¶ 13 The construction and interpretation of written agreements is a question of law.   See, e.g., In re Estate of Hill (1997), 281 Mont. 142, 145, 931 P.2d 1320, 1323 (citations omitted).   Likewise, it is a question of law whether ambiguity exists in a written agreement.  Estate of Hill, 281 Mont. at 146, 931 P.2d at 1323.   We review a district court's conclusions of law to determine whether the court's interpretation is correct.  Carbon County v. Union Reserve Coal Co. (1995), 271 Mont. 459, 469, 898 P.2d 680, 686.

DISCUSSION

¶ 14 1. Whether the District Court erred in concluding that according to the terms of an assignment provision in a retail installment contract Prestige guaranteed payment of all sums due when it failed to deliver a valid certificate of title within the time required?

 ¶ 15  Where the language of the contract is clear and unambiguous and susceptible to only one interpretation, the duty of the court is to apply the language as written.  Carelli v. Hall (1996), 279 Mont. 202, 209, 926 P.2d 756, 761.

¶ 16 The assignment provision of the Knight Contract states, in relevant part:

Assignment and Warranty Terms.  ․   This assignment is made in consideration of the following warranties:  ․ (c) That at the time of making of the contract [Prestige] has a valid certificate of title or other valid and exclusive evidence of ownership to the vehicle sold ․ which has been sent so as to be received within 10 days by the appropriate officials for noting [Arcadia's] interest on the certificate․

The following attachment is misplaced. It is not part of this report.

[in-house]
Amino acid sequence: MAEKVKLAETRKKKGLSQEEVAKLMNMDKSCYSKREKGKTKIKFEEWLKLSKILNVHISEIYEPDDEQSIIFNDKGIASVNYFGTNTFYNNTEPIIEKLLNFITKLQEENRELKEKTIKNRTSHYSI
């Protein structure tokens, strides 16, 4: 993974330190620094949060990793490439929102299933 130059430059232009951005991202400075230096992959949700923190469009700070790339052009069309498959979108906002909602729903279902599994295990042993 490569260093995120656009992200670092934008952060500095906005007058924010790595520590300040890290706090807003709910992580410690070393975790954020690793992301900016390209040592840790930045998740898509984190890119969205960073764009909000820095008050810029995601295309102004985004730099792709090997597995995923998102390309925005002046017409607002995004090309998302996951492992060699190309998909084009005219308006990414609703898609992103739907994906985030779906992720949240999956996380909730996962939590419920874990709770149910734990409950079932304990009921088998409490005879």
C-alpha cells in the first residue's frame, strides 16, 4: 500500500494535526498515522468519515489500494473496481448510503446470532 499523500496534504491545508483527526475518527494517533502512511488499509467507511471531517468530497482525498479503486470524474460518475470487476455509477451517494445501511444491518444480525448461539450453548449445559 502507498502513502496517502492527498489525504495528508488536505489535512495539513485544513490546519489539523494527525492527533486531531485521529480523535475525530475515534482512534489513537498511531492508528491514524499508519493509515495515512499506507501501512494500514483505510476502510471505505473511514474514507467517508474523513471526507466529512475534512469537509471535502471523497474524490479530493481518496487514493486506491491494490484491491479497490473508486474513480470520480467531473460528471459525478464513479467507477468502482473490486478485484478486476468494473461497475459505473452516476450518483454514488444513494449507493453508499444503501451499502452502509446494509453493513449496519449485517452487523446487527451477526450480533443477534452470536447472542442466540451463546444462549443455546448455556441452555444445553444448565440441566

If this assignment is made without recourse, it is understood that only the warranties above apply․  [Prestige] agrees that in the event of the breach of any of the foregoing warranties the waiver of recourse against [Prestige] shall be abrogated and [Prestige] unconditionally guarantees the full performance of all the terms and conditions of the contract by Buyer therein and in accordance with the terms of the guaranty endorsement set forth above․

(Emphasis added.)   The guarantee endorsement states that “[i]f Buyer defaults for any reason ․ [Prestige] agrees to repurchase the contract for the amount then outstanding.”

¶ 17 The Knight Contract contains four assignment options.   Prestige initialed the space provided in the Knight Contract which indicated that the contract was assigned to Arcadia “without recourse.”   Prestige argues that, according to the first sentence of the second paragraph of the assignment provision, “only the warranties” of the first paragraph apply to nonrecourse assignments.   Prestige contends that these warranties are not referred to by the contract language “any of the foregoing warranties” in the second paragraph.   Prestige argues that, although it did breach its warranty to deliver a valid certificate of title within ten days of sale, it did not breach any of the “foregoing” warranties and therefore it did not unconditionally guarantee performance.